Michael Jordan’s career, among many other things, was known for the surprising number of retirements and comebacks.
As viewers of “The Last Dance” remember, Jordan retired from basketball right before the start of the season in 1993, shortly after the murder of his father, and the following year embarked on a short-lived career as a minor league baseball player. Jordan went on to return to the Chicago Bulls in the spring of 1995, going on to win three more championships before retiring again in 1999.
After a stint as a team executive with the Washington Wizards, Jordan announced in 2001 that he was returning to play for the Wizards, and he went on to play the last two years of his NBA career in Washington, retiring again at age 40.
Even though he never played in the NBA again after leaving the Wizards, Jordan did talk about another comeback- on the occasion of his 50th birthday in 2013.
Jordan discussed that moment in an ESPN the Magazine profile, by Wright Thompson, that was published in 2013. It was a reference to the basketball star’s Hall of Fame induction speech, which he had delivered in 2009.
The speech, which was seen at the time as noticeably score-settling and mean-spirited, taking shots at various enemies and others who had slighted him over the years. He even seemed to threaten a comeback at the end.
“Although I'm recognized with this tremendous honor of being in the basketball Hall of Fame - I don't look at this moment as a defining end to my relationship with the game of basketball. It's simply a continuation of something that I started a long time ago,” Jordan said at the end of the speech. “One day you might look up and see me playing the game at 50. (laughs) Oh don't laugh. Never say never. Because limits, like fears are often just an illusion.”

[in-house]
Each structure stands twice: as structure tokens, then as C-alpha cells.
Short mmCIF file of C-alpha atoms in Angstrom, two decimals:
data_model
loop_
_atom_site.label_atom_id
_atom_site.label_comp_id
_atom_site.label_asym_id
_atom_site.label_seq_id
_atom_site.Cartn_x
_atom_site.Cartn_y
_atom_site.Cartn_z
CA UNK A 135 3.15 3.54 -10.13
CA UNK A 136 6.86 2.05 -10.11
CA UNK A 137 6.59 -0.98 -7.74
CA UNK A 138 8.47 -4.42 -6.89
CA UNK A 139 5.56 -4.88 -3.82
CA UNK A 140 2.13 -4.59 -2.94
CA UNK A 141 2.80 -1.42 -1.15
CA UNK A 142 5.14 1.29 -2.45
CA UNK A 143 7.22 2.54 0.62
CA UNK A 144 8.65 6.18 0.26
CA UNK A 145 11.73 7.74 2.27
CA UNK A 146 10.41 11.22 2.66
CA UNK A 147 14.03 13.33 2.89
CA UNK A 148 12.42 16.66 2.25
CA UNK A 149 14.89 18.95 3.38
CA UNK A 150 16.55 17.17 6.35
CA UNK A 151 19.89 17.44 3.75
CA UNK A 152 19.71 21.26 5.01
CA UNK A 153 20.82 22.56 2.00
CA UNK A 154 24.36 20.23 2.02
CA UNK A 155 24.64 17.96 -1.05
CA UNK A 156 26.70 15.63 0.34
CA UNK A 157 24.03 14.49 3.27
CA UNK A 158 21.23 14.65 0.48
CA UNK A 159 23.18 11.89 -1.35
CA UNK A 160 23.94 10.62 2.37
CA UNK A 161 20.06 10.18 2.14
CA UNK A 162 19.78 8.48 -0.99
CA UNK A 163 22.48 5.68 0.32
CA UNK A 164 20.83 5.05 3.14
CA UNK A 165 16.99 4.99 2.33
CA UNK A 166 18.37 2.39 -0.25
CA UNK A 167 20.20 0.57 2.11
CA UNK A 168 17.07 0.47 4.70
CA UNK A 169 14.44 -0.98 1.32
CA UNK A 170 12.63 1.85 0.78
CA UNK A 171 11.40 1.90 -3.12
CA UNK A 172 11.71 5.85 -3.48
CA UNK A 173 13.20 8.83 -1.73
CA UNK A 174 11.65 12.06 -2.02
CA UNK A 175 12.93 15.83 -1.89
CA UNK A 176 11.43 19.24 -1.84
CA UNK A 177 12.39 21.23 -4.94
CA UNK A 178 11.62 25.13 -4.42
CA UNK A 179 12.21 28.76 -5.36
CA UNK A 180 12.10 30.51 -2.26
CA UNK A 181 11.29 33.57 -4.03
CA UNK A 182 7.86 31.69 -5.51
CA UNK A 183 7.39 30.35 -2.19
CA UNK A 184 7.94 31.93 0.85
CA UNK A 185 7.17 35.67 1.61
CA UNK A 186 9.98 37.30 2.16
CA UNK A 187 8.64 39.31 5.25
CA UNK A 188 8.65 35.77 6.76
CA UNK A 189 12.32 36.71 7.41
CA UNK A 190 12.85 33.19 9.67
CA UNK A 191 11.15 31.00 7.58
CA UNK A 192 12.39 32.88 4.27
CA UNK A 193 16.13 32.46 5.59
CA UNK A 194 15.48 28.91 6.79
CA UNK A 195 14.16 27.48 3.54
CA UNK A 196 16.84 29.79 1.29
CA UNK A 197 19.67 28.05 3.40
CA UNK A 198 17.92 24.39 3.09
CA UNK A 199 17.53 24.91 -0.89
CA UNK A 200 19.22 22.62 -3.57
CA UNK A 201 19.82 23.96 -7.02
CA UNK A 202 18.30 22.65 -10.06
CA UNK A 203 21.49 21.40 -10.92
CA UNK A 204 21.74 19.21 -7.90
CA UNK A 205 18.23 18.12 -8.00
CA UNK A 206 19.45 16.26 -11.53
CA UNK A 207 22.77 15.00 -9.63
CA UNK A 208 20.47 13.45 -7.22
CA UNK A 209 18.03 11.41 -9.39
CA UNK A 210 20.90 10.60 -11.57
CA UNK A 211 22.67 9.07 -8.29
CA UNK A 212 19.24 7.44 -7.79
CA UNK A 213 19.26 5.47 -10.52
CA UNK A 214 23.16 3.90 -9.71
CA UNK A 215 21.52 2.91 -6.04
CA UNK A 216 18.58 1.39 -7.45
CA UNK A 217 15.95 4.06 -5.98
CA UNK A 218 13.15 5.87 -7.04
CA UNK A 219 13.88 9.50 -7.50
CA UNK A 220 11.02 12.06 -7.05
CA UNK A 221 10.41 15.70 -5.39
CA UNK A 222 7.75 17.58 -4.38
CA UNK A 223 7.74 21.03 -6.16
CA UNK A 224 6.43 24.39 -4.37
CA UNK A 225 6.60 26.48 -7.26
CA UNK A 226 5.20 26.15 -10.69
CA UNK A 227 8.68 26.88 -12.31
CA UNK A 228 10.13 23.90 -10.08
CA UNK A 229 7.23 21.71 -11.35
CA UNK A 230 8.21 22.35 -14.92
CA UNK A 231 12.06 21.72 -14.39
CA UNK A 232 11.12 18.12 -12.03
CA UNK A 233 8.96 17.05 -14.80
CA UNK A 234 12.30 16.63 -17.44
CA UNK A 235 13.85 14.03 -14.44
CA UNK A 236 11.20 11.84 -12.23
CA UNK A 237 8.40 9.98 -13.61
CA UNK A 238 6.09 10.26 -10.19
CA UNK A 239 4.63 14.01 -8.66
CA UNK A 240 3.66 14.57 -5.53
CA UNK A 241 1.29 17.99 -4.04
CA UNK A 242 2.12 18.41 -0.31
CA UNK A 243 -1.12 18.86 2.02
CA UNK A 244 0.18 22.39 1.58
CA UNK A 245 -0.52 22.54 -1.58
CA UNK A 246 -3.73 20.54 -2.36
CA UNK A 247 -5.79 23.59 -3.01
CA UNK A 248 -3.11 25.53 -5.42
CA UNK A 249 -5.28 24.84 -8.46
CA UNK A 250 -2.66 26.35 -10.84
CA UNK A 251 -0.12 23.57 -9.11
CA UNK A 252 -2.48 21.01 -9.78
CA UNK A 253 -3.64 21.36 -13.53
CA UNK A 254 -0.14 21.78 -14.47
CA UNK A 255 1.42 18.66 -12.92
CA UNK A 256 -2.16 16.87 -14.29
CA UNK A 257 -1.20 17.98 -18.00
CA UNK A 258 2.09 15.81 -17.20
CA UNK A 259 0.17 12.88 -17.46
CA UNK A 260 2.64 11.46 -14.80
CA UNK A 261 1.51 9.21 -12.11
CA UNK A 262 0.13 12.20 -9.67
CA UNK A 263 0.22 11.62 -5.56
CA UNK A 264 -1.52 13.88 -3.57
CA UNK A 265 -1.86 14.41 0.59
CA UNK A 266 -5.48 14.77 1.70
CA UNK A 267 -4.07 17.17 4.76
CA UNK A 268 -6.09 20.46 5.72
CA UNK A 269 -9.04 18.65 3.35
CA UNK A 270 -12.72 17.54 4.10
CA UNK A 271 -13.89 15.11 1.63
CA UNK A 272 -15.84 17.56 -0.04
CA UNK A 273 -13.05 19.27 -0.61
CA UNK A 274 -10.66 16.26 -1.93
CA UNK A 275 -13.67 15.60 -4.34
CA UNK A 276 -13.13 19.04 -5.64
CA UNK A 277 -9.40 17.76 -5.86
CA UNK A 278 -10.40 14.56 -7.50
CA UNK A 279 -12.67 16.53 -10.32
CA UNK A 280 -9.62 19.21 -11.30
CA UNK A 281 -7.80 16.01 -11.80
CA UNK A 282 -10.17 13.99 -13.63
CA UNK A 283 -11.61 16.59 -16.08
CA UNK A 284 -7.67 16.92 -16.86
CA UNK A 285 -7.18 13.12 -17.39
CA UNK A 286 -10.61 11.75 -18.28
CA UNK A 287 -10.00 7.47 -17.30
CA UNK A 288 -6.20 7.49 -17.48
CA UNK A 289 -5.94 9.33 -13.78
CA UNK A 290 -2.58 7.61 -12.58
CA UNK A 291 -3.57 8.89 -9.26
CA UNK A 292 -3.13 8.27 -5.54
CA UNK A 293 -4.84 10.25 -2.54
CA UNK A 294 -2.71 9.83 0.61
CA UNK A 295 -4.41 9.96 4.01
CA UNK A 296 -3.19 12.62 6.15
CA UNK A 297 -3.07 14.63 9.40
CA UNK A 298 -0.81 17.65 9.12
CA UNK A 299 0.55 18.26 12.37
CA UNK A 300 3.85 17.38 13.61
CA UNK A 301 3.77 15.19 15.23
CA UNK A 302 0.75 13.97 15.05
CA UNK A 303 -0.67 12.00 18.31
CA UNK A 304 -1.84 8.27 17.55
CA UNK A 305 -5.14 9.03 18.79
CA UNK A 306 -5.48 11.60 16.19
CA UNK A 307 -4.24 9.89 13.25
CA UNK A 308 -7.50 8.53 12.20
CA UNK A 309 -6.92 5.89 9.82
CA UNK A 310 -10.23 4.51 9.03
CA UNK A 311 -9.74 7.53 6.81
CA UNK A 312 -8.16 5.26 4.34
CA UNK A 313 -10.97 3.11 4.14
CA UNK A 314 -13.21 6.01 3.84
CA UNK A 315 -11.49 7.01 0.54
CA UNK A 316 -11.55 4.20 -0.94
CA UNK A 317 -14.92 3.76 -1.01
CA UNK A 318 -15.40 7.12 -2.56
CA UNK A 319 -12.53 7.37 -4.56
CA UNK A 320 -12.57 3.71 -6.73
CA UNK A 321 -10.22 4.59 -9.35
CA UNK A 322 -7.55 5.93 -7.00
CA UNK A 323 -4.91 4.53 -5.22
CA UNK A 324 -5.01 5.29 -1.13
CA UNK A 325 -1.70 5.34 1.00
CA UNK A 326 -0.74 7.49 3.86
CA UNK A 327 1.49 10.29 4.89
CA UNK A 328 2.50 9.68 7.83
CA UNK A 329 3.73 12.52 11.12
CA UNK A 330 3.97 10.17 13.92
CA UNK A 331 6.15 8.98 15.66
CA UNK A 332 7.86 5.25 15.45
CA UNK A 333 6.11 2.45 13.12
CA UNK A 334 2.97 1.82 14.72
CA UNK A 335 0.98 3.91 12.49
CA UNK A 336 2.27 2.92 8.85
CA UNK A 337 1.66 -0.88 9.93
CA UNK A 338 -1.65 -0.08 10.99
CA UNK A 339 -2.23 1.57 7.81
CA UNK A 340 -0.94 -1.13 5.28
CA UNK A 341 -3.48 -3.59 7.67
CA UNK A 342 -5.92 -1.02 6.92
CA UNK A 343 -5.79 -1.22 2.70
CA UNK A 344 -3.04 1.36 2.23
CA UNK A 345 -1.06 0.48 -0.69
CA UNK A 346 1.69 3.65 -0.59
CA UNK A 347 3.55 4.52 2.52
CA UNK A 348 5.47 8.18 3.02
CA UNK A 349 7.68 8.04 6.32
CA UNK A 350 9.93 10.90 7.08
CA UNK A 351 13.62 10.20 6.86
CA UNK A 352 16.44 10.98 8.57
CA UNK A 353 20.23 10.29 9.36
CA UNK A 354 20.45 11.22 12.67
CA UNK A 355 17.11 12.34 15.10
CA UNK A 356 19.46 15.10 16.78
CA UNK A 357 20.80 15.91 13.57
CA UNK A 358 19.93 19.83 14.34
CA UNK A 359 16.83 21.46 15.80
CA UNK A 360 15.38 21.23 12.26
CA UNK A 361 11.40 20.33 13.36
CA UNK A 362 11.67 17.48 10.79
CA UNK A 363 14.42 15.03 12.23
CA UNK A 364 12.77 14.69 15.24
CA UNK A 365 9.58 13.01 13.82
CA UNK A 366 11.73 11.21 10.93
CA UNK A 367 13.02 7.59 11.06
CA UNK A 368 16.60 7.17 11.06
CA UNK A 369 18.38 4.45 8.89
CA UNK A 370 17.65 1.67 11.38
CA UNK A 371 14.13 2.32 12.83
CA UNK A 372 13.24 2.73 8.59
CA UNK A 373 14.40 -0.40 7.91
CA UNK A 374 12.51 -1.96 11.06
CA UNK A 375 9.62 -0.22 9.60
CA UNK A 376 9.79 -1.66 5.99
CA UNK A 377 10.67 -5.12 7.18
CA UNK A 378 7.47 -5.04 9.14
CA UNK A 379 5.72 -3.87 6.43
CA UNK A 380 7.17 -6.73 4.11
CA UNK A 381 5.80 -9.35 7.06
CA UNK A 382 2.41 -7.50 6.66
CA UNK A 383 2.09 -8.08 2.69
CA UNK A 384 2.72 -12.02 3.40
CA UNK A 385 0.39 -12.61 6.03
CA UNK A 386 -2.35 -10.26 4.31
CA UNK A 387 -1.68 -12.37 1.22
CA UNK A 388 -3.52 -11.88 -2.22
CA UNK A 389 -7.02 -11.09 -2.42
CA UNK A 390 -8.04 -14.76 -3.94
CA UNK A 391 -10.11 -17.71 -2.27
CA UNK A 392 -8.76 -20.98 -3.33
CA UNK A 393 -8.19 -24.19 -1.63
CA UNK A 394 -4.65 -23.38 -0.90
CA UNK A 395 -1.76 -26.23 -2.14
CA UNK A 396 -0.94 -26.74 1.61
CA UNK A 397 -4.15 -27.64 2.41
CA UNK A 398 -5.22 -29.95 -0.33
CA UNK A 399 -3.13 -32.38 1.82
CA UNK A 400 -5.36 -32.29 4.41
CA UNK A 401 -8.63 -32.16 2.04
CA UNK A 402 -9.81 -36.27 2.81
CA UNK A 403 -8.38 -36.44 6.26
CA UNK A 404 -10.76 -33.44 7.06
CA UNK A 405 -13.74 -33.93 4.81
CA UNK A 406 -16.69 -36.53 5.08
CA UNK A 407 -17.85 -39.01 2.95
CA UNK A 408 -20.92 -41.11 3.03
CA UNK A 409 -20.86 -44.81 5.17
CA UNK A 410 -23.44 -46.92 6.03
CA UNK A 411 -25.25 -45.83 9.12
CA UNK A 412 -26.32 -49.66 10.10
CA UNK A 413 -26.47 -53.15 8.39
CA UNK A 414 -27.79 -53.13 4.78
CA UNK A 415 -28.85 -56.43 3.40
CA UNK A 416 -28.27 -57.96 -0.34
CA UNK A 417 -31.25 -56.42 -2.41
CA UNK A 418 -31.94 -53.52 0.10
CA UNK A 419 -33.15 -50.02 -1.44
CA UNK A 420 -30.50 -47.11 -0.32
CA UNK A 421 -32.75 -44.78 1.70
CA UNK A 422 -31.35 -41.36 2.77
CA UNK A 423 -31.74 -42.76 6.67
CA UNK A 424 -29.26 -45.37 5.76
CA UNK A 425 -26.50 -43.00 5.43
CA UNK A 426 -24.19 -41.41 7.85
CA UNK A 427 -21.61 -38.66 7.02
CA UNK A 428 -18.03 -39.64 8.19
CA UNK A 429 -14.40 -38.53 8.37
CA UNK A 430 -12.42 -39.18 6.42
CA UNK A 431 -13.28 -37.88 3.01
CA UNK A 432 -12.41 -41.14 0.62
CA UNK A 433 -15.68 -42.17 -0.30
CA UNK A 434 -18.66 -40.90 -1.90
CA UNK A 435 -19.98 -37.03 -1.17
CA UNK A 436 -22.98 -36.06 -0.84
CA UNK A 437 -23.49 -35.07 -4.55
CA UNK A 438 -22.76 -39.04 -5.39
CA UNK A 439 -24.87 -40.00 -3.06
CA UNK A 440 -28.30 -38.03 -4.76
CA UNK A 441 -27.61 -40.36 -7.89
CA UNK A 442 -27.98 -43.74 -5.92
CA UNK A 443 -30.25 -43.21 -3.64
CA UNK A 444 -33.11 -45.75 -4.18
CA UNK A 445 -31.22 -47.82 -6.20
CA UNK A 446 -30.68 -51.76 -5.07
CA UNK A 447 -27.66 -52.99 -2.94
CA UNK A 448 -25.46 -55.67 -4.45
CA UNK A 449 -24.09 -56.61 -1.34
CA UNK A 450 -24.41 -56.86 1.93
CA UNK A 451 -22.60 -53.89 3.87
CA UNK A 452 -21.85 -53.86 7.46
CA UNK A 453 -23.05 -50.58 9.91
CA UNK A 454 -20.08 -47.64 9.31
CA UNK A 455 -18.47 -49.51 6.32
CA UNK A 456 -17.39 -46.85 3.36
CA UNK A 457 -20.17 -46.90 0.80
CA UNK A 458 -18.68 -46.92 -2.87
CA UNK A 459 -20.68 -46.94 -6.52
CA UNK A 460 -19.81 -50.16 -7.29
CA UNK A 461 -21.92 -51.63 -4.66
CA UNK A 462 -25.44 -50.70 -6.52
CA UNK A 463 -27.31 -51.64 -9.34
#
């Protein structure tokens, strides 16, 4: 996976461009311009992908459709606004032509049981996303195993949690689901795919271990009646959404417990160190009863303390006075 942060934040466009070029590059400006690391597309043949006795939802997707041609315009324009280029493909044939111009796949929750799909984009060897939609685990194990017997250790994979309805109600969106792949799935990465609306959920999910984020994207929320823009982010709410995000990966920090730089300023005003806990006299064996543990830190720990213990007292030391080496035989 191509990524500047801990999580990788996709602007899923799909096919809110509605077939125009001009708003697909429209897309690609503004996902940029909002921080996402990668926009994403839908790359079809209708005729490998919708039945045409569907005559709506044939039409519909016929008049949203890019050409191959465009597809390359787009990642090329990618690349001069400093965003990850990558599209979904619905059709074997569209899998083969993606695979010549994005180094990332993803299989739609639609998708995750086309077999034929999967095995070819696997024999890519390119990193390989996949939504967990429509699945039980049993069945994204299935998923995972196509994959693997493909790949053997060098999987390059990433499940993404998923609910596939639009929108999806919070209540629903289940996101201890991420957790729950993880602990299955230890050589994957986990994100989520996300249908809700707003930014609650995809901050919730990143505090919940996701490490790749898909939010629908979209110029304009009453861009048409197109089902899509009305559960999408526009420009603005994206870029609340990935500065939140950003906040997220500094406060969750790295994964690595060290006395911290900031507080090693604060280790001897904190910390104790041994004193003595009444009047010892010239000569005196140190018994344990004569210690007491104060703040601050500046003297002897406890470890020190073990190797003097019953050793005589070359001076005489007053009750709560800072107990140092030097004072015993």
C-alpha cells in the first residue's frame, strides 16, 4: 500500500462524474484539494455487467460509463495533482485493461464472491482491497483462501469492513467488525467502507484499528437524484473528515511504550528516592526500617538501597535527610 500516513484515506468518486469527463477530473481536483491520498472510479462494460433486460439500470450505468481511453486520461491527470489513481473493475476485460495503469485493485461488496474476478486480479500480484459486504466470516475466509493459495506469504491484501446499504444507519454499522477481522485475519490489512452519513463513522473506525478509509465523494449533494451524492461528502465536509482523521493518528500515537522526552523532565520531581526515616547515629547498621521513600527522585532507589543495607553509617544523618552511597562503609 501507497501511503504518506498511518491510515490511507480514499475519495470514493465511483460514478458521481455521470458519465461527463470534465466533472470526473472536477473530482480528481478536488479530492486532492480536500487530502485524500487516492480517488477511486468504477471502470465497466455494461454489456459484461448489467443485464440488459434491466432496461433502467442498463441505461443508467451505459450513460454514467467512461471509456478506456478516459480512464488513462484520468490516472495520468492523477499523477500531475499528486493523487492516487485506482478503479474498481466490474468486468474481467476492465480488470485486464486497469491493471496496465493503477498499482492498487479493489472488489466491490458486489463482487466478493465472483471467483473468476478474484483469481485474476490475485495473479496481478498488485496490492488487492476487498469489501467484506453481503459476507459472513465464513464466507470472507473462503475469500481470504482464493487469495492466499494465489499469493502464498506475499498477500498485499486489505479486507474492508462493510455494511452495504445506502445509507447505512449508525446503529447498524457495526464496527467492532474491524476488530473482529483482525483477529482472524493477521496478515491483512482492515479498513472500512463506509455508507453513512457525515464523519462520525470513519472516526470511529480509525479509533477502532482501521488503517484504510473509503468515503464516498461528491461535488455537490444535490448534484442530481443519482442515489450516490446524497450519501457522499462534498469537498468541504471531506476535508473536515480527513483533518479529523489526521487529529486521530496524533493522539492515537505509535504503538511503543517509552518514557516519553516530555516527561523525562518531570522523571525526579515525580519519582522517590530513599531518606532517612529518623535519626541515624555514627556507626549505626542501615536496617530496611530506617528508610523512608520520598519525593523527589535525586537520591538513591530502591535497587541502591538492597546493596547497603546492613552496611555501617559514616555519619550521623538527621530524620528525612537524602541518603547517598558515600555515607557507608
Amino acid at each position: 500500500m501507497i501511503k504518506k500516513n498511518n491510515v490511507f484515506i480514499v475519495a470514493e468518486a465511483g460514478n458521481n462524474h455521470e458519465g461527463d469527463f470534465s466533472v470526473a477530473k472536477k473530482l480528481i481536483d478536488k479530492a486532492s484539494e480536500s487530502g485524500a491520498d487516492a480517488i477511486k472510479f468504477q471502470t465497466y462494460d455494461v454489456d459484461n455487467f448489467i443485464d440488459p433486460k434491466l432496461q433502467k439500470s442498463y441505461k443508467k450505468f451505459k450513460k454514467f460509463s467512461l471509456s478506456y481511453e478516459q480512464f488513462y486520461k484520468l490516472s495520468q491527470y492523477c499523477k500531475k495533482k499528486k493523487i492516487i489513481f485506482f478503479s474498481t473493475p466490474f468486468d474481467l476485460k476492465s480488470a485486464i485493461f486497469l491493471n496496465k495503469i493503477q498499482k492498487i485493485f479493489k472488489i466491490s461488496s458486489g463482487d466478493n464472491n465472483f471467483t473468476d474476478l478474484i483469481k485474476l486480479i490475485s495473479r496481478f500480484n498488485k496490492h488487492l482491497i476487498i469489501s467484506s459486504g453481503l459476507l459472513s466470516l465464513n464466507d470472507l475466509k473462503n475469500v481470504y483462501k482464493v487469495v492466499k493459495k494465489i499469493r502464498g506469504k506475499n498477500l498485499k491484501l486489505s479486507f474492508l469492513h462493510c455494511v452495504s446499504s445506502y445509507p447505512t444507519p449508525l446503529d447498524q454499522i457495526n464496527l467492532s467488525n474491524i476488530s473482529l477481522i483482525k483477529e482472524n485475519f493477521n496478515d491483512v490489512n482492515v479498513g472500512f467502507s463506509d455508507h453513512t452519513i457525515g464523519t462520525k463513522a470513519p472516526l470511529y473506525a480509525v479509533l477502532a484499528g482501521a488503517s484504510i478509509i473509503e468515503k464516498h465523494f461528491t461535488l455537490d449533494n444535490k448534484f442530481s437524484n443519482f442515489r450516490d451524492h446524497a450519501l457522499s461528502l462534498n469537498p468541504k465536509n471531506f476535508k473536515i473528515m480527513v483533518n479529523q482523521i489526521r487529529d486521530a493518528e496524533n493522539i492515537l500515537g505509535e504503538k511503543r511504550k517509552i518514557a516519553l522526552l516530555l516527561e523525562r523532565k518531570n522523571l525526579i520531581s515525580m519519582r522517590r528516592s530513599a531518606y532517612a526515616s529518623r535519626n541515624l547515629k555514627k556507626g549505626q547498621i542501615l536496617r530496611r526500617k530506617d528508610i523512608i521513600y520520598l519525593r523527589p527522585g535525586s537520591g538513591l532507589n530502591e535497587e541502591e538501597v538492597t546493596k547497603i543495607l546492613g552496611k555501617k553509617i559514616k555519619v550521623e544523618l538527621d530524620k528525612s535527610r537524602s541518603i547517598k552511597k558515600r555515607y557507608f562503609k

Jordan never returned to play, and it’s not clear exactly how serious Jordan was about actually mounting a comeback. In the Thompson profile, he addressed it, telling Thompson that he still occasionally had thoughts of suiting up again.
"It's consumed me so much," he says. "I'm my own worst enemy. I drove myself so much that I'm still living with some of those drives. I'm living with that. I don't know how to get rid of it. I don't know if I could. And here I am, still connected to the game."
Jordan, who turned 58 this year, remains the owner and team executive of the Charlotte Hornets, while his Nike Jordan Brand is still massively popular even though he last played nearly two decades ago. The “Last Dance” documentary, which Jordan’s production company had a hand in producing, introduced the Jordan mythology to a new generation of NBA fans.
Stephen Silver, a technology writer for The National Interest, is a journalist, essayist and film critic, who is also a contributor to The Philadelphia Inquirer, Philly Voice, Philadelphia Weekly, the Jewish Telegraphic Agency, Living Life Fearless, Backstage magazine, Broad Street Review and Splice Today. The co-founder of the Philadelphia Film Critics Circle, Stephen lives in suburban Philadelphia with his wife and two sons. Follow him on Twitter at @StephenSilver.